Advantages And Disadvantages Of Person Centered Therapy
Person centered therapy is a psychological therapy developed by Carl Rogers. It works by basing the process of treatment with the clients as experts as opposed to the therapists. The therapy’s primary goal is to help individuals by employing active listening, compassion and unconditional positivism that allows clients to communicate their thoughts and feelings, without judgment, probe or controlling of the situation. The therapy facilitates an environment where clients discover answers to their questions. Nevertheless, it brings out strengths and weaknesses.
The therapy is beneficial as it places the client at the center of the process. Having the client as the control of this process promotes their well-being by developing a particular focus of the treatment. The approach meets all the needs of the client at every level, thereby dealing with the exact problems affecting the patient as they see them thus, accomplishing success. Through gaining control, clients become confidence and independence of solving their problems without requiring assistance. Additionally, it makes it easy for them to identify diverse ways of communicating and thinking through them expressing themselves. Consequently, they become conscious of their process of thoughts, identify the destructive or helpful ones and rid of those that are obstructive and adopting the new ones voluntarily.
The person-centered approach makes a therapist accept a client wholly without imposing change or pressuring them. Unlike in the traditional medical process where clients are the problem that needs fixing, this approach requires a therapist to show empathy and positivity. It focuses on helping an individual becoming a better version of themselves in the society, by giving them space to express and examine their feelings, thoughts; actions without any intervention by others, thereby enabling them to identify the significant problems to them and work to find solutions.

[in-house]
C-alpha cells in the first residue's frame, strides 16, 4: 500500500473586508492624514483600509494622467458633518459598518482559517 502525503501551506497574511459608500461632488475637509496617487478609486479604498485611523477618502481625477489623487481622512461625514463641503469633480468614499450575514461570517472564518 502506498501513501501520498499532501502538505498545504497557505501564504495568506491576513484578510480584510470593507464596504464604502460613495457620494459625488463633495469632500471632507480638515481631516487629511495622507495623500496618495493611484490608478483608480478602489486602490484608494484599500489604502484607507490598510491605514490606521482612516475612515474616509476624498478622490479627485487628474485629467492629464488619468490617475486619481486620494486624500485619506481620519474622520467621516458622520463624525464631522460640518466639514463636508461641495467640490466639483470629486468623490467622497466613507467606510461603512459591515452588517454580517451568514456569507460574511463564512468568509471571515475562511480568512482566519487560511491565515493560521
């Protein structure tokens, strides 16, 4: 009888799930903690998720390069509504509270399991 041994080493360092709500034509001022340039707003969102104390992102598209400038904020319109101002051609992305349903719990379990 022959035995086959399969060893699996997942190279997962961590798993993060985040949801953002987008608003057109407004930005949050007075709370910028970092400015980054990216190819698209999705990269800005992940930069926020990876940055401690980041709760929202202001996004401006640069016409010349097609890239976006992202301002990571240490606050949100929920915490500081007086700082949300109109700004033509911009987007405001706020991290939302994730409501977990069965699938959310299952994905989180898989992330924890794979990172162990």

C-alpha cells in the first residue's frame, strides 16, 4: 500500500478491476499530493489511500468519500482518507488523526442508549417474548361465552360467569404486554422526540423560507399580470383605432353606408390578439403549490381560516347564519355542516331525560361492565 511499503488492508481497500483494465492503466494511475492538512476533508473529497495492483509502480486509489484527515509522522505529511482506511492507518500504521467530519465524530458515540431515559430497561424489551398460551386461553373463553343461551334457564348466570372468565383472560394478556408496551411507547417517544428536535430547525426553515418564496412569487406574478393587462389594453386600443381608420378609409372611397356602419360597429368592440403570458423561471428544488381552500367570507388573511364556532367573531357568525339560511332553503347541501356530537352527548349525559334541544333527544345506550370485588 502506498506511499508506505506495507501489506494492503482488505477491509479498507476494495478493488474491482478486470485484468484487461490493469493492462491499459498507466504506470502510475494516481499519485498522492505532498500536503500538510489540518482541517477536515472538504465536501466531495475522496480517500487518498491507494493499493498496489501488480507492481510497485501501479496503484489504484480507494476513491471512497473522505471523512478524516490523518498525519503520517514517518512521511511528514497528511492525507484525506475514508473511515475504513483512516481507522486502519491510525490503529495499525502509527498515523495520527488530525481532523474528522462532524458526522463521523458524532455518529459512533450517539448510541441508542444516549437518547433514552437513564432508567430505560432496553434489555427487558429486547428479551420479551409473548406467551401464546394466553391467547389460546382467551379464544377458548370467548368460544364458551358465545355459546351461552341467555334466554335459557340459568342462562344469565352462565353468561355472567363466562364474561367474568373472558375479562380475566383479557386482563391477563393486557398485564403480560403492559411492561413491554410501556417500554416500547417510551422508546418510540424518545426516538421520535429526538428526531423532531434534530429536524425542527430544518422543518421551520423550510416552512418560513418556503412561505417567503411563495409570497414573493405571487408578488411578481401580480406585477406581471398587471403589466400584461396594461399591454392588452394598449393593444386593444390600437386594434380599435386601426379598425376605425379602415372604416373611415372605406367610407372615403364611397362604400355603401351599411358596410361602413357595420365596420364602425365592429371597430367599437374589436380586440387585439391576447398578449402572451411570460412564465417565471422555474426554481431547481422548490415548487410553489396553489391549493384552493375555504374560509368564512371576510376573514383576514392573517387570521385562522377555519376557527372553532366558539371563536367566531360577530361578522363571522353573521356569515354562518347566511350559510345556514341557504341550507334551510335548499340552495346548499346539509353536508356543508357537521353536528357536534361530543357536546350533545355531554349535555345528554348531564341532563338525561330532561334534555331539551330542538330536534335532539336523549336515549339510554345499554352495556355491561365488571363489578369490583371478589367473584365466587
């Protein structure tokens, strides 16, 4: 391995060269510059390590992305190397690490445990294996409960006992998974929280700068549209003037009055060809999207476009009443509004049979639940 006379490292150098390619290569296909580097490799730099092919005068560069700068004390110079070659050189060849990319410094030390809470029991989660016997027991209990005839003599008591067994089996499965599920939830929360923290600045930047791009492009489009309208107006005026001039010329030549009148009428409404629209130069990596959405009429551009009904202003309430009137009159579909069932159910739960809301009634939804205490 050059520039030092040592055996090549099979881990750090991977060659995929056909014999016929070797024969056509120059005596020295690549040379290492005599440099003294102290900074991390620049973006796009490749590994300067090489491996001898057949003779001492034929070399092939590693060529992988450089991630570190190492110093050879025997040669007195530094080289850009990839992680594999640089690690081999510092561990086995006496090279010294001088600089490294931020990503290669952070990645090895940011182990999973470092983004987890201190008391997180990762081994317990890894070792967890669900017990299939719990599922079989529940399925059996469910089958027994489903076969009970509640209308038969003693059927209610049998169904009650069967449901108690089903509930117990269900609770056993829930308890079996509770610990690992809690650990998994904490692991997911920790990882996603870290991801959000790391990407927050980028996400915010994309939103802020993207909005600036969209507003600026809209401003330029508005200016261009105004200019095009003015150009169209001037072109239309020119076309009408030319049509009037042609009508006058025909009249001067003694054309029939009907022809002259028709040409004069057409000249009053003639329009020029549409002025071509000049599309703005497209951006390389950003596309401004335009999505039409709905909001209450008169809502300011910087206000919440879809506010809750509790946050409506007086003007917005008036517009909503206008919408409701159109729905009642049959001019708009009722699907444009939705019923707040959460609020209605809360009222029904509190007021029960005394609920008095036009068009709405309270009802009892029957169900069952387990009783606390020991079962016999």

On the contrary, this treatment approach poses weaknesses. First, the treatment is highly optimist. The approach is primarily based on the human perspective and the ability of people to change, which is likely to fail. For instance, when a client cannot reach solutions or understand their problems, without sound advice from the therapist, success is unlikely. Additionally, since it does not require a structured system of treatment, problems may arise for clients with deeper mental issues that inhibit rational thinking, thus, fail to control the process.
Secondly, having the process controlled by a client is detrimental as it leaves the client to process information, identify various problems and come up with decisions without considering that the client sought help first and may not have a good handle on their issues. Hence, if the customer fails to achieve all these, the foundation of this therapy approach collapses. Also, client centered therapy fails to accommodate the insight that its success is reliant on whether the client’s goals are smart. Therefore, since a therapist cannot intervene and the objectives turn out to be inadequate, the process is likely to be ineffective.
Thirdly, the approach is not applicable in all situations. The therapy operates on the assumption that a client wants to change. However, in cases where clients are psychopaths, murderers or rapists, who lack remorse, discomfort or problem with their actions this form of therapy may prove difficult to apply to them. Moreover, treating such individuals without challenging them or passing judgment on some of their behavior on the part of a therapist would render the therapy useless.
The person-centered therapy is paramount as it provides useful tools that are effective in treating and ensuring success in treatment such as centering on a client and enabling a therapist to accept a client. Nevertheless, on its own, it is ineffective to some situations, and its highly optimistic nature can cause loss of focus and control.